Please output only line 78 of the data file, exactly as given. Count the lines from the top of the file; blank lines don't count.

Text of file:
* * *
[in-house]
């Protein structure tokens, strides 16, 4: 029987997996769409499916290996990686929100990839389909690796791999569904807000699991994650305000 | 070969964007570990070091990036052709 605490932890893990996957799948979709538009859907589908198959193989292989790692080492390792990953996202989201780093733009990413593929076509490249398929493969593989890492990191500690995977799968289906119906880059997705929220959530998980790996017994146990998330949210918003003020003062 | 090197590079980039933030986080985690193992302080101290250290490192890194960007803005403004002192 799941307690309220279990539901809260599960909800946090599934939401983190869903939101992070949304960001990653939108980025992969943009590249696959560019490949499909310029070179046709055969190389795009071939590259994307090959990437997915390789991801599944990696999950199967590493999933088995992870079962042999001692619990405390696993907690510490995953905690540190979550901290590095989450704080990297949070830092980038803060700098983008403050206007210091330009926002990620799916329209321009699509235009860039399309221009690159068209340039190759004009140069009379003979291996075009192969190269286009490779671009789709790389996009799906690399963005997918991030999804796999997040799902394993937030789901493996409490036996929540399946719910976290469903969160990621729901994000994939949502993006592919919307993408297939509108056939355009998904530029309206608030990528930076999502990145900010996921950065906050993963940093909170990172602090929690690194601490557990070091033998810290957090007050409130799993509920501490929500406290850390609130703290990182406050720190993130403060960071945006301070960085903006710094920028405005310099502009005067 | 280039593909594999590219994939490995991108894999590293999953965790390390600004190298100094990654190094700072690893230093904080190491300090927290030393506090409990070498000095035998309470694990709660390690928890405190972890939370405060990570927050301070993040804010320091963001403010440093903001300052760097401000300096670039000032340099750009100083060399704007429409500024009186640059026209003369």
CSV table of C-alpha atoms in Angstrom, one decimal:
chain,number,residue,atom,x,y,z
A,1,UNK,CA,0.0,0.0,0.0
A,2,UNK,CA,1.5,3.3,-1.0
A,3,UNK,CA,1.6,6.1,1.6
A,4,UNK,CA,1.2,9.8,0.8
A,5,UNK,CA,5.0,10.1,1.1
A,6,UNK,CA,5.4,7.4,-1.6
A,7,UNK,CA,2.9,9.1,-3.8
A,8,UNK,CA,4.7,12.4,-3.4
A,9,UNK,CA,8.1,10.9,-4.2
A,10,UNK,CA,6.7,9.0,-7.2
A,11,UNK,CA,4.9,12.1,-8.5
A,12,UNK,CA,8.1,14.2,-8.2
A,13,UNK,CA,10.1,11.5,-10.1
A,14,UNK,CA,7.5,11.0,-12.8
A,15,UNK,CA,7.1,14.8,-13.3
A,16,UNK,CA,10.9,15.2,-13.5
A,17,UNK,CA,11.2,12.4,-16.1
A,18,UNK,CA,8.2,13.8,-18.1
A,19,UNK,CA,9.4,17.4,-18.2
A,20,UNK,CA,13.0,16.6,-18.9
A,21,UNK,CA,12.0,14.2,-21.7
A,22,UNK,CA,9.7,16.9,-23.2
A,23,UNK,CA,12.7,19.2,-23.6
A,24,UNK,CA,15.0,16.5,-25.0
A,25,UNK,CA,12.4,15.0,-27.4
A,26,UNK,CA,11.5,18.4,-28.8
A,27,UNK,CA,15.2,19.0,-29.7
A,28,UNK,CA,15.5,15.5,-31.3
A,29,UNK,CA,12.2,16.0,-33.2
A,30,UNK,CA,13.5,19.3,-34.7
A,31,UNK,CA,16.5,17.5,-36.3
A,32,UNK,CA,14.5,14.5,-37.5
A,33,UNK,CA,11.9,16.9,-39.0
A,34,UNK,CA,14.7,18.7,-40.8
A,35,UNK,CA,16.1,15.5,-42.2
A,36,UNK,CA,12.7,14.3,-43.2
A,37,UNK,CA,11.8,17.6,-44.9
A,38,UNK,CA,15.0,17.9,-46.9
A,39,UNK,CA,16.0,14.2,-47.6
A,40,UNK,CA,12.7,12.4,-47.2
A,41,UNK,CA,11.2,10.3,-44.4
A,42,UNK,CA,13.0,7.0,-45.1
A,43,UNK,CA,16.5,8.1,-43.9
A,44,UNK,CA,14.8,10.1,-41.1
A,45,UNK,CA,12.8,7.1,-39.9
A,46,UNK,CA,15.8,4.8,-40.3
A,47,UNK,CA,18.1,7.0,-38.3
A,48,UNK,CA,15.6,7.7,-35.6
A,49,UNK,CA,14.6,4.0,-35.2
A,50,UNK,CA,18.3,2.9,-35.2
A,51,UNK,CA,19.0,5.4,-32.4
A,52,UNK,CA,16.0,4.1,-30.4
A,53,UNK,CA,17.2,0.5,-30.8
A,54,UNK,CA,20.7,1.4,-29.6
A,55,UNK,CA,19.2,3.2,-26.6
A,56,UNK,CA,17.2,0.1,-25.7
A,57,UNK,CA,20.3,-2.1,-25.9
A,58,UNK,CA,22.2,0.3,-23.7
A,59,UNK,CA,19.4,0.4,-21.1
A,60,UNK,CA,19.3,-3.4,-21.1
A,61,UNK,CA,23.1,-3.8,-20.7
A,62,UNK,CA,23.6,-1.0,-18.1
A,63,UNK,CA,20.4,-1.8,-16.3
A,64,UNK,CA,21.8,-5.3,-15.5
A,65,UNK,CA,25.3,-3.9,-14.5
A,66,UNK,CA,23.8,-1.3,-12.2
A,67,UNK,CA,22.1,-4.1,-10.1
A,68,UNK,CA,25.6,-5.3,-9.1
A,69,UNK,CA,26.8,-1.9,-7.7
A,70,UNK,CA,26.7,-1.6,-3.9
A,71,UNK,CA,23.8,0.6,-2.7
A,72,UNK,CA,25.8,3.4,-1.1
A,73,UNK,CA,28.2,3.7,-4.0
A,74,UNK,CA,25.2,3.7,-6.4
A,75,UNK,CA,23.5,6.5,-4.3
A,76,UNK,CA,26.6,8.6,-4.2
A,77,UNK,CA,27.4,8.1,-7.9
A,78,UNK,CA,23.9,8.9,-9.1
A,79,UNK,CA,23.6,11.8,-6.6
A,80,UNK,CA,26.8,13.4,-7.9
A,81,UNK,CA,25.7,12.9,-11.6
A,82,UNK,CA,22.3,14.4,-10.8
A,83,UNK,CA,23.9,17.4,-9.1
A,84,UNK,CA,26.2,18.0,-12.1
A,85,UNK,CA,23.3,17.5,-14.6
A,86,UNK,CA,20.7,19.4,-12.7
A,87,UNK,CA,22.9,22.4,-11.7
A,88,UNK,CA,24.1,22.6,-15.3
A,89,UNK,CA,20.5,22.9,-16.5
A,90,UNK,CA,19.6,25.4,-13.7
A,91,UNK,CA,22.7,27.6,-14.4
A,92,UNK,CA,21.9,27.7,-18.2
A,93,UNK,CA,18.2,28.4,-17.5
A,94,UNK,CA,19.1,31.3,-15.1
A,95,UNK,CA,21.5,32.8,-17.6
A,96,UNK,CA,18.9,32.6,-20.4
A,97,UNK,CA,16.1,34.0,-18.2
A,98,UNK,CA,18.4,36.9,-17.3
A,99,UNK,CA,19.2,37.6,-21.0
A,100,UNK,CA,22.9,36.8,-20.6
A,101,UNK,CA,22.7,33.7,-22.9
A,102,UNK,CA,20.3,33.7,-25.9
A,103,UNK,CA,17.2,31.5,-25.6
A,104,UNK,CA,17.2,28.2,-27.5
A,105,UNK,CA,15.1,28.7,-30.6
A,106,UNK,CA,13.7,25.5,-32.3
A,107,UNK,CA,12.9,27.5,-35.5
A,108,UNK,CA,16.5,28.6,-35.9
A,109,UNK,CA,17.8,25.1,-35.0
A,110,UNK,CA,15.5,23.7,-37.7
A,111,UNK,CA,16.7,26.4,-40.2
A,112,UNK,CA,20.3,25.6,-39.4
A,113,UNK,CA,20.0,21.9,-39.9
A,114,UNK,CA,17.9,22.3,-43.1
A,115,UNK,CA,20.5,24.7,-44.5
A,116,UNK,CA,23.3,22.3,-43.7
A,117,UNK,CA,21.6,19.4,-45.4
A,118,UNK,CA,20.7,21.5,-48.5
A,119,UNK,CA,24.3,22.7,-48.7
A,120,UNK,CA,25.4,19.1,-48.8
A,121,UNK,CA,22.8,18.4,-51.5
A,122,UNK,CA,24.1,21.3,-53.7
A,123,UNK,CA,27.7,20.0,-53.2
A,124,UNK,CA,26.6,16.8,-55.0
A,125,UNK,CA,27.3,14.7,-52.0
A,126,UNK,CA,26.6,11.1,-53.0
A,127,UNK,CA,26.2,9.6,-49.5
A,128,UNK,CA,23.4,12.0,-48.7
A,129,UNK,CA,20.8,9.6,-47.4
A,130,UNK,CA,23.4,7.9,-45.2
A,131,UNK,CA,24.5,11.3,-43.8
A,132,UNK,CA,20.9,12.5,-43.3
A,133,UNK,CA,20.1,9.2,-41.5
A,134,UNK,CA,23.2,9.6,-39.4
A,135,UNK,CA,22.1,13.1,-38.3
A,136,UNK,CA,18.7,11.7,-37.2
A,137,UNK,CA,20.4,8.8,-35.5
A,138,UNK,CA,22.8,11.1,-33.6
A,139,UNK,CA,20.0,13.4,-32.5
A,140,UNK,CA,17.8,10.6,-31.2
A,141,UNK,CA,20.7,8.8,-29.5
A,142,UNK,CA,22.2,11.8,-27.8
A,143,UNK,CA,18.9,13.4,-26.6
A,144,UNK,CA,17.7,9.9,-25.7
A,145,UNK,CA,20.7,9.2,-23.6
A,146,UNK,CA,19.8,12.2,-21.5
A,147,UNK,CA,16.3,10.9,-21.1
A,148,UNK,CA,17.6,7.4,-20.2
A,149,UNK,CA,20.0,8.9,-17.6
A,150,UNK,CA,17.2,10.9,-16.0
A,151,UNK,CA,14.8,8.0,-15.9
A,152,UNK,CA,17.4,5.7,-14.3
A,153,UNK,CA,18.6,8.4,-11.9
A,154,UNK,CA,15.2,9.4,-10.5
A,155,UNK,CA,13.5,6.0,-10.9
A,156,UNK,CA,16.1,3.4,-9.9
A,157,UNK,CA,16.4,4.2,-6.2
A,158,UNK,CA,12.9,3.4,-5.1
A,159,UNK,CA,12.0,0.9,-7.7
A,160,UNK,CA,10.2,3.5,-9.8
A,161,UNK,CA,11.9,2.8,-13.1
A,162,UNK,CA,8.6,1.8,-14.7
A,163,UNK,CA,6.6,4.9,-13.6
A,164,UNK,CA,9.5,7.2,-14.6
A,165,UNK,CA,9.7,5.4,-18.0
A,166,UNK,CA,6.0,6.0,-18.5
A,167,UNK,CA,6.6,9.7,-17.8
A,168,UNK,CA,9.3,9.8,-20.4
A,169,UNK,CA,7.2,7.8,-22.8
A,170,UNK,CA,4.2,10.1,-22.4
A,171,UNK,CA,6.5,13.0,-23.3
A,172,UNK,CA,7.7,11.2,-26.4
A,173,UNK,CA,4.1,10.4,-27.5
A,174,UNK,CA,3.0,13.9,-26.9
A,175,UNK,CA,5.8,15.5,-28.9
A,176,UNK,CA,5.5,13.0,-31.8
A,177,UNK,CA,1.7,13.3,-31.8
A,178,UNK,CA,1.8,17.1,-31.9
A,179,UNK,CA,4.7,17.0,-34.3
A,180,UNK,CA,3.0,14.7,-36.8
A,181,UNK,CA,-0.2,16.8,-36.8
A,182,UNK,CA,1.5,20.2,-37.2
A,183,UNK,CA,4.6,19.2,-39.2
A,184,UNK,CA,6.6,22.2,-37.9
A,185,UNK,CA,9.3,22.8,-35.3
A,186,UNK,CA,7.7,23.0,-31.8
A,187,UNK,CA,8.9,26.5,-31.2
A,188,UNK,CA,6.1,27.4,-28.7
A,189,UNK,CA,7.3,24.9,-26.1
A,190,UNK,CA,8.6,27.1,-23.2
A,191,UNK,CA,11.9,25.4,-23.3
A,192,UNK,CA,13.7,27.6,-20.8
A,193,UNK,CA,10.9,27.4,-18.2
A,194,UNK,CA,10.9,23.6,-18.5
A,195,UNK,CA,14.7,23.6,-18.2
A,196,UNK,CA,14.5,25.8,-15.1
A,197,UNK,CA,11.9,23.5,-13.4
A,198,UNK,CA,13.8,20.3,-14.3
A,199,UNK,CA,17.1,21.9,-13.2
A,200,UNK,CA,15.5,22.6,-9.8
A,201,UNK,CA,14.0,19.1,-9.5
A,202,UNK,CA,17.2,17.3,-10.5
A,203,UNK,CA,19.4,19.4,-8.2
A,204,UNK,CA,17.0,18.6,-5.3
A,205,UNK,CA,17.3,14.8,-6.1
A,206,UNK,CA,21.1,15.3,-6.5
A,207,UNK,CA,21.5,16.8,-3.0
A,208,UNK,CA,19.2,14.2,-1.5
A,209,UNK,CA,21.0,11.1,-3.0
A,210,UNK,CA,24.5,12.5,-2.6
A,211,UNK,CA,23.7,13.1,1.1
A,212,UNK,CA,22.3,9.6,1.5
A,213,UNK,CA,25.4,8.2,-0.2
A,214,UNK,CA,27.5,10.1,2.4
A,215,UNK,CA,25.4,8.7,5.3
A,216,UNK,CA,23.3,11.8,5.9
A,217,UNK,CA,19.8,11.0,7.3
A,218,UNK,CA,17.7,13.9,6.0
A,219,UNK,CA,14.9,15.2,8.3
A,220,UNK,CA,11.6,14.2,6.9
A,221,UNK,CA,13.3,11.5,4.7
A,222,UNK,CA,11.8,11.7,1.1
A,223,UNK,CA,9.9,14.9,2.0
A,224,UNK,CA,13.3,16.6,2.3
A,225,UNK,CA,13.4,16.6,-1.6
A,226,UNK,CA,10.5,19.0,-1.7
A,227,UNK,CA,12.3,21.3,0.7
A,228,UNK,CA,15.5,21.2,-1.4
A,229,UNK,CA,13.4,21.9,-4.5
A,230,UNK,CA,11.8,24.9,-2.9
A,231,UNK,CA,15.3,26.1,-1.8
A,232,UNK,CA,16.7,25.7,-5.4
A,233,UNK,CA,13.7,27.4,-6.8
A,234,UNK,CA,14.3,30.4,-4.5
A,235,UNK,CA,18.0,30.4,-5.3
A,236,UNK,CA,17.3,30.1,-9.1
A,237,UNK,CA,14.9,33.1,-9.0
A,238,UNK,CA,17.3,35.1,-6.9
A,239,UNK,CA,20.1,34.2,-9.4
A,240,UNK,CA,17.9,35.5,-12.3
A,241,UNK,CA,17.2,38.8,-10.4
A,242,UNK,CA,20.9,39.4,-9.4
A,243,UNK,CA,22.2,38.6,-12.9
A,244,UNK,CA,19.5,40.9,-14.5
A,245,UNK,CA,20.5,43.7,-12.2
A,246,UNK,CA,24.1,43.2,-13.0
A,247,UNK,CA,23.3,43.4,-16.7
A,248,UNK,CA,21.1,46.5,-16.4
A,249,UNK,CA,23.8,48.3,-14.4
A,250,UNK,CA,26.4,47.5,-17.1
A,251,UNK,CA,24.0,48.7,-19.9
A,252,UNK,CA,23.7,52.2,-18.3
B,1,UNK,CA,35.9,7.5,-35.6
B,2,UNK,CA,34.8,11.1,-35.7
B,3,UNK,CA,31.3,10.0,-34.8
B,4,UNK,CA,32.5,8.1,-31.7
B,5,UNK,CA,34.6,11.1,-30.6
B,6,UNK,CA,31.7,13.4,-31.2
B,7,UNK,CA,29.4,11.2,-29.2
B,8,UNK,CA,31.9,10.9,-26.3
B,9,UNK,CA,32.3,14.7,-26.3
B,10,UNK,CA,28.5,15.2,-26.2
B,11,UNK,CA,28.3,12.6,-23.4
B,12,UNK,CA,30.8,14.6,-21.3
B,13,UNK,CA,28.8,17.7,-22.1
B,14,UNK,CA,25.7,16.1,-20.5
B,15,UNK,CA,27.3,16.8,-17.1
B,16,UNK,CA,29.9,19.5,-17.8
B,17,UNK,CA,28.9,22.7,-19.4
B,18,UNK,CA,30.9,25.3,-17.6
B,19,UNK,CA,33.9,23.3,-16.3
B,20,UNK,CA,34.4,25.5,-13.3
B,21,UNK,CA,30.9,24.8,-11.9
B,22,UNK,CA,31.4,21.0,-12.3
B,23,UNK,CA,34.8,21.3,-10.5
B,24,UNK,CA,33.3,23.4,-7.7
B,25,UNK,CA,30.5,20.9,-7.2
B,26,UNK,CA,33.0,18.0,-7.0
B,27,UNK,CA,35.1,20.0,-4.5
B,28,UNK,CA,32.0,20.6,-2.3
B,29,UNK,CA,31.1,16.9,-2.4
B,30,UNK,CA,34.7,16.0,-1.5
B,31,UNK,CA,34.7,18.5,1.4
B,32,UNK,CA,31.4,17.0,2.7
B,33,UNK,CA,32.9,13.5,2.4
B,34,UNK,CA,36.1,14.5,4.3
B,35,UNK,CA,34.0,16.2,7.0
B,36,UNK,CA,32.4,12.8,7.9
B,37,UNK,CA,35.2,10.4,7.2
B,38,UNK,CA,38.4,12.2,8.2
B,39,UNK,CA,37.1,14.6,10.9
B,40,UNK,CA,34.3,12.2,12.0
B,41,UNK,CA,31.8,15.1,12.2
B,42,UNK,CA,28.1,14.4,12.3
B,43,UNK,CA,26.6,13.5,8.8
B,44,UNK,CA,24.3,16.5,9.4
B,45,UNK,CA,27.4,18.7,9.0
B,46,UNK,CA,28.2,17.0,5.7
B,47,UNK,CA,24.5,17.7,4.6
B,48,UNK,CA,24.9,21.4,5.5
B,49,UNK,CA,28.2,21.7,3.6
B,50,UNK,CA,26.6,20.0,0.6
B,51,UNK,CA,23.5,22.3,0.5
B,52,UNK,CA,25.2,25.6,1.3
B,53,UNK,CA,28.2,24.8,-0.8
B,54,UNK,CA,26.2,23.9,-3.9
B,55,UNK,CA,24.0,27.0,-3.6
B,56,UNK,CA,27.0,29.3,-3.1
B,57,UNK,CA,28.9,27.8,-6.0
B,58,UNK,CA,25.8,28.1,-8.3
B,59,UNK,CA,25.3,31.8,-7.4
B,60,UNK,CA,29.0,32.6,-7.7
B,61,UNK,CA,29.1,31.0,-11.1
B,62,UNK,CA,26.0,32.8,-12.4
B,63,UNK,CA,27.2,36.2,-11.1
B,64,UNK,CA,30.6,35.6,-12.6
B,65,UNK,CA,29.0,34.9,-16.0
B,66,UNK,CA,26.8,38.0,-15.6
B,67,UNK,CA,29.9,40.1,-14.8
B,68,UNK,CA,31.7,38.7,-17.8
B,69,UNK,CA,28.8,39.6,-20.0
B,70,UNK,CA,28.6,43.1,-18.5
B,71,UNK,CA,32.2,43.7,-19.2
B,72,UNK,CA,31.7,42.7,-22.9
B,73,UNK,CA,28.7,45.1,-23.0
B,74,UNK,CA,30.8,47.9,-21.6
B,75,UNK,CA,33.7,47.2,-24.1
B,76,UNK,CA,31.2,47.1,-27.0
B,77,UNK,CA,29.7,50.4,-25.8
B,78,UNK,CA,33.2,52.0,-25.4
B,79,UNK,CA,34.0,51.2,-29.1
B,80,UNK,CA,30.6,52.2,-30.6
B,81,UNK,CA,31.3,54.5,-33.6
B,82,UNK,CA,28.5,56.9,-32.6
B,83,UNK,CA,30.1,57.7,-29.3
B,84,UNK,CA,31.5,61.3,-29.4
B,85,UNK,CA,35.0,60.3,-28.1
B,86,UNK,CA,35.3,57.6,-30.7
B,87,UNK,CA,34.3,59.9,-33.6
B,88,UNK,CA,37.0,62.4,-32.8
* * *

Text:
A,74,UNK,CA,25.2,3.7,-6.4